As [Luuk Esselbrugge] explains in a recent blog post, his 2002 Volvo S60 had an optional GPS navigation system and backup camera that used a motorized display that would rise out of the dashboard when needed. His particular car didn’t come with the hardware installed, but after getting his hands on a display module and doing some research, he figured out how he could drive it with the Raspberry Pi and a couple of microcontrollers.
Given the age of the display, you probably won’t be surprised to hear that it uses composite video. Not exactly high resolution, but in the demonstration after the break, we have to admit it looks more than up to the task. [Luuk] is running Android Auto on the Raspberry Pi 3 through the openauto project, which gives him a nice big display and access to all the navigation and media applications you’d expect. The display doesn’t support touch, but thanks to an ESP32 plugged into the CAN bus, he’s able to control the software by reading the buttons built into the Volvo’s steering wheel.
To actually raise and lower the display, [Luuk] found you just need to fire a few bytes down the 1,200 baud serial bus that’s built into the display’s wiring harness. The ESP32 handles this duty as well, at least partly because it’s already plugged into the CAN bus and can tell when the vehicle is in reverse. This lets it bring up the screen to show the video feed from the newly installed backup camera in the event that the Pi hadn’t already asked to raise the display. Incidentally plugging in the phone normally triggers the system to wake up and raise the screen, and disconnecting it will command the screen to lower back into the stowed position.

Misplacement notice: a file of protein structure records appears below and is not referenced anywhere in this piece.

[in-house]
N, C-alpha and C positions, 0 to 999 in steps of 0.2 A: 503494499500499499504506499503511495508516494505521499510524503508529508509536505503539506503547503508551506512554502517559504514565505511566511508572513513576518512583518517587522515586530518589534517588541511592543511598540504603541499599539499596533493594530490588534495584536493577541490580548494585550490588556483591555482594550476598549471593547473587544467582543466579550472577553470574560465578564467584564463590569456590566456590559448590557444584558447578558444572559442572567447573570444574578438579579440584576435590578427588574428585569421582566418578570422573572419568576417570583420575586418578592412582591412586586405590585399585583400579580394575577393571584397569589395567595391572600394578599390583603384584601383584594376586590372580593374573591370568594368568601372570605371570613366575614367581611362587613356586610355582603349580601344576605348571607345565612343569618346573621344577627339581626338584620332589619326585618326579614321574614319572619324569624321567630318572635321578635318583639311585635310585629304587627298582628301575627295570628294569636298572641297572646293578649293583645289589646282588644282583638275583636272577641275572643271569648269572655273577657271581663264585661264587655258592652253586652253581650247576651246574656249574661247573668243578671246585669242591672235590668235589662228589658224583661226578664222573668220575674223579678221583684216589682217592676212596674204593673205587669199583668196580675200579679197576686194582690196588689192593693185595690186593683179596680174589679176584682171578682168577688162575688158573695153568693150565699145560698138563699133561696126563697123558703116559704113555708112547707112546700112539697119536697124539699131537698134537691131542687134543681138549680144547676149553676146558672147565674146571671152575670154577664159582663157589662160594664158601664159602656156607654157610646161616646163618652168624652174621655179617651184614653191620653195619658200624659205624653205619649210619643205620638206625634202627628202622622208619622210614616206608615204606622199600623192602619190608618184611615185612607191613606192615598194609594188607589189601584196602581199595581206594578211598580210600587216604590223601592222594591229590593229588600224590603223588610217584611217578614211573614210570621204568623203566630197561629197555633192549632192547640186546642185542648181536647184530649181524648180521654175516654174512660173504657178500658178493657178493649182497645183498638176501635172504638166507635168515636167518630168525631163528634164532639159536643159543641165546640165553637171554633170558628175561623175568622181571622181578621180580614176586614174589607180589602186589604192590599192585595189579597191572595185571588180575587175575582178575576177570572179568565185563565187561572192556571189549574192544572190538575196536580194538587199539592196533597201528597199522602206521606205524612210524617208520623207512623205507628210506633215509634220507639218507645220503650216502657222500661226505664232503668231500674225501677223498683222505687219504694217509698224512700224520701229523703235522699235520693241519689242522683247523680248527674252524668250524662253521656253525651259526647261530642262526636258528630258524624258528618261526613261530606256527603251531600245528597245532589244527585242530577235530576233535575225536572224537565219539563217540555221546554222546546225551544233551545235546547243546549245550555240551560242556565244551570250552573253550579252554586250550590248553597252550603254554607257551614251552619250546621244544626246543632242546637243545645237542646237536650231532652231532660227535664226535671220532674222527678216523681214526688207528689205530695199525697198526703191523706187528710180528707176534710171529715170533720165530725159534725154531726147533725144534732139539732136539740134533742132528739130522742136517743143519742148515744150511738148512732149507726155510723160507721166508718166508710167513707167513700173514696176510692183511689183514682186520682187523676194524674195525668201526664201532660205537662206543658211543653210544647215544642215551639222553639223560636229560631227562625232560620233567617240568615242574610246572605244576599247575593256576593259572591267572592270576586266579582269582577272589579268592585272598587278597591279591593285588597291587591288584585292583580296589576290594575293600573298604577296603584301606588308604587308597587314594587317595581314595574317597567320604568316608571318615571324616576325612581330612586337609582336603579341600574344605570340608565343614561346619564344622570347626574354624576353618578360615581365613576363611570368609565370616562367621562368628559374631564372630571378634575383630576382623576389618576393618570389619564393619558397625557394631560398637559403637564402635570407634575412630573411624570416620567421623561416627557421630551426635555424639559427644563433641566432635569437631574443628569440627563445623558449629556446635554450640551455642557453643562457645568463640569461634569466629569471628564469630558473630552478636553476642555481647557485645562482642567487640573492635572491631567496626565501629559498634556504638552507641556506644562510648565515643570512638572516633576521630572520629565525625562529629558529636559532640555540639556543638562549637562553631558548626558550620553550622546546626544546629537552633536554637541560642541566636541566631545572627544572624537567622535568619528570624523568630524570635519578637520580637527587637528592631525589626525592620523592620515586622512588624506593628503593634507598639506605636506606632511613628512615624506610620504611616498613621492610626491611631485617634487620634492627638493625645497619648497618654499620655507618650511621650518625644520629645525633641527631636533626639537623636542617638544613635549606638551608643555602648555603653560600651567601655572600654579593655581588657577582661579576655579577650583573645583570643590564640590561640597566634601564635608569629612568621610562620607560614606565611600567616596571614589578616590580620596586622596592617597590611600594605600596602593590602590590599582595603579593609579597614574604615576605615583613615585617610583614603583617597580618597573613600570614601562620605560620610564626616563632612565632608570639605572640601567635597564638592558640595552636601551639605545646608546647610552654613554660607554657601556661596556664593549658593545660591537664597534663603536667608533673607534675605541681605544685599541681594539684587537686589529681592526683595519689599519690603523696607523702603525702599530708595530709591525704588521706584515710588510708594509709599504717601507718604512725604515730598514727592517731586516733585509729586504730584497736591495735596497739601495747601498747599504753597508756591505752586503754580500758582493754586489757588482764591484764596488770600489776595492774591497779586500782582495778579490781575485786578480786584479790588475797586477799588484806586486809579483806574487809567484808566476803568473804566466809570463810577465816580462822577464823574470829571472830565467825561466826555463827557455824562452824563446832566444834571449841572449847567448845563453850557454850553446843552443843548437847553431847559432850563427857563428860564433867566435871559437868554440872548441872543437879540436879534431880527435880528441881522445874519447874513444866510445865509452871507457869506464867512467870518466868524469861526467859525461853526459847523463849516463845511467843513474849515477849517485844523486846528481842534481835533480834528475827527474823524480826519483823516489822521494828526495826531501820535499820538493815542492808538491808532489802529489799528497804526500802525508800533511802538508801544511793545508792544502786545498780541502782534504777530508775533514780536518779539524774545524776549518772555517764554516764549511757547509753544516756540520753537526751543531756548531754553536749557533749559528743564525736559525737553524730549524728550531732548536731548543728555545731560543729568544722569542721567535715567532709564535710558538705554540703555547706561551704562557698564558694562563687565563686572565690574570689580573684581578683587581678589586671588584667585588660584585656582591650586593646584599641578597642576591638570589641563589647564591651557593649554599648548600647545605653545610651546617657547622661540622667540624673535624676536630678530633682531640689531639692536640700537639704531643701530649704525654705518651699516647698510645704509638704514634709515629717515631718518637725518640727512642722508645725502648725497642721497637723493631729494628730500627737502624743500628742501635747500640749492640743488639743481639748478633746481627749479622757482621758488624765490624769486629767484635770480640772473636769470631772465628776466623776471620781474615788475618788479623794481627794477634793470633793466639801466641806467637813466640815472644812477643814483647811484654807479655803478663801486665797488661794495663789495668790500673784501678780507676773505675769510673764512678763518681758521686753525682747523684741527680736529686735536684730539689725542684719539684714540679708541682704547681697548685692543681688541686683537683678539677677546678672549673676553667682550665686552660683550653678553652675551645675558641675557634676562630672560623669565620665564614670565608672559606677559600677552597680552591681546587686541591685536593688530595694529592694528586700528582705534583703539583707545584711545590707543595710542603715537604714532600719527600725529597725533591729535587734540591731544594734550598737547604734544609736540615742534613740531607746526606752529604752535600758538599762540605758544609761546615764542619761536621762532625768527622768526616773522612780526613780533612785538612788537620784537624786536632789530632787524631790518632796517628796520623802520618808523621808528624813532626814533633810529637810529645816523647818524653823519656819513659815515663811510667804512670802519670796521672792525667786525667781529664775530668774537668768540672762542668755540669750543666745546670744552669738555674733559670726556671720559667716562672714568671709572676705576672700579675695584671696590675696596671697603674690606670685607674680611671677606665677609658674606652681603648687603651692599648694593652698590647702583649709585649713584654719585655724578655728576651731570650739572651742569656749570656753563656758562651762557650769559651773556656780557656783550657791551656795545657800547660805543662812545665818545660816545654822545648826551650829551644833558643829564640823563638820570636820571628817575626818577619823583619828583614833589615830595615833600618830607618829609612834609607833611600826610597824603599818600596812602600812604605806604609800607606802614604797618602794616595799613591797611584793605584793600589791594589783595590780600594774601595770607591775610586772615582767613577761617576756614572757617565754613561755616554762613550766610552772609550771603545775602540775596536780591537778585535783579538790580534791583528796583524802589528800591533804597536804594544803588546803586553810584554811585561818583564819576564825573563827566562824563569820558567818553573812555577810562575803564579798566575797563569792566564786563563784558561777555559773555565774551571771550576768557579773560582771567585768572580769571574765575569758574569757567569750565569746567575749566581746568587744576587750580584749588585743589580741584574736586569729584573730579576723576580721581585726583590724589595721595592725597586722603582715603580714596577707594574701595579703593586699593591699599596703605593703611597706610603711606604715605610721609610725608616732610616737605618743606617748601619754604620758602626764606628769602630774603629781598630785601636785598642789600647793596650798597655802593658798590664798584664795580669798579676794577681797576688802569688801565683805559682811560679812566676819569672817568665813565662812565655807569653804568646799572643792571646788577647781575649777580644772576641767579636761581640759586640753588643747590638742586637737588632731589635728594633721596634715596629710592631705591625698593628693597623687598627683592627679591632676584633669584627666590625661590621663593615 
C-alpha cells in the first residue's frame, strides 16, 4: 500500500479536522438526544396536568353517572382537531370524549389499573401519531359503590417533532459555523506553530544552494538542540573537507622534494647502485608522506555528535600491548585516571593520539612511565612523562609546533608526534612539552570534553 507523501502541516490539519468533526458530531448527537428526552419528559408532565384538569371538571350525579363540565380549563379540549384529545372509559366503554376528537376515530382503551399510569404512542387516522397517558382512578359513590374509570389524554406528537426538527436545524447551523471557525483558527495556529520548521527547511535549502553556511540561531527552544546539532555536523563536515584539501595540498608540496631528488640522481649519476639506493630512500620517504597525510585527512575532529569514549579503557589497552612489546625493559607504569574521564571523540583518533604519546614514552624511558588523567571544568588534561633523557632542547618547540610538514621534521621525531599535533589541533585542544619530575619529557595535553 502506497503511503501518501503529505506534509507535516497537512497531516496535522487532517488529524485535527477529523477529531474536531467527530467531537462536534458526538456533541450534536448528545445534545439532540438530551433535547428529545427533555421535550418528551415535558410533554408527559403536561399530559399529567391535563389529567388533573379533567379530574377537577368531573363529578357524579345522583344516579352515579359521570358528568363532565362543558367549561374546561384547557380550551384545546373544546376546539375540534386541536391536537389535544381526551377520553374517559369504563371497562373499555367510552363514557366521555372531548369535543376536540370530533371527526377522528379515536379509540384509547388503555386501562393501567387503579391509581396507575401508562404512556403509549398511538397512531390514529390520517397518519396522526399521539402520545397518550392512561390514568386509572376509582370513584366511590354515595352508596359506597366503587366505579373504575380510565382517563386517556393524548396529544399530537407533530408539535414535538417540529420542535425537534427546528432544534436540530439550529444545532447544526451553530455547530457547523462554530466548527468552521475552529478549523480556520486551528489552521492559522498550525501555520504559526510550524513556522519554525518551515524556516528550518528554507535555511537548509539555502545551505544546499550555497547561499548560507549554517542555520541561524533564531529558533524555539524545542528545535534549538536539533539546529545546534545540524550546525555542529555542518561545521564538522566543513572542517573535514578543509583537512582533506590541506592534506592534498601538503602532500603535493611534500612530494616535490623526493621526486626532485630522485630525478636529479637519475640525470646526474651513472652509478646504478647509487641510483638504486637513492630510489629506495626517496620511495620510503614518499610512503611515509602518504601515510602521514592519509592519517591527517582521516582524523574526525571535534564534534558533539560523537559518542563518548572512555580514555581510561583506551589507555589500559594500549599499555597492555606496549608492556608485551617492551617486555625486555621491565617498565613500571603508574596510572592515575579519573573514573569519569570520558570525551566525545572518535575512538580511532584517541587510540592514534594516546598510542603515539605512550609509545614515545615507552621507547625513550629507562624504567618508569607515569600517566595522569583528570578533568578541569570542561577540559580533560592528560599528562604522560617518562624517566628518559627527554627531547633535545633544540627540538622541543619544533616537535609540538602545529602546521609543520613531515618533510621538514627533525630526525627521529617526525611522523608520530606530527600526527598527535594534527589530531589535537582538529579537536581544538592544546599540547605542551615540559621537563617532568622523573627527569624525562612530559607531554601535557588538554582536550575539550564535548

The attentive reader or Volvo aficionado may be wondering how [Luuk] got the audio working. Since his car’s sound system doesn’t feature an auxiliary input, he’s using an Arduino to spoof the existence of a CD changer, which allows him to inject an audio signal into one of the pins on the back of the radio. Eventually he wants to move this task over to the ESP32, but he says a big change like that will have to wait until warmer weather.
This isn’t the first time we’ve seen the Raspberry Pi used to add enhanced features to a somewhat older vehicle. While some bemoan the increased complexity of modern vehicles, it seems some hackers can’t get enough of it.
11 thoughts on “Raspberry Pi Takes Over Volvo’s Integrated LCD”
Now this is a hack. In fact this is many hacks combined. Great job.
I have a cheapass Ford, and always wanted to put a bigger screen on it that I could actually see instead of the phone-sized one. This encourages me.
Hmmmm might be worth pursuing that avenue for an unVolvo … Keep wanting to do something with an old tablet, rigidly mounted to vehicle, but don’t have a good solution for the crackhead problem… i.e. smashing $500 of glass and ripping it out to find out it’s NOT a top of the line iPad the pawnbroker will give them hundreds for like they imagined.
There’s always the fibreglass/bondo smoothing of the mounting mechanisms, so it looks like part of the dashboard, which will help with the ‘crackhead’ I would expect.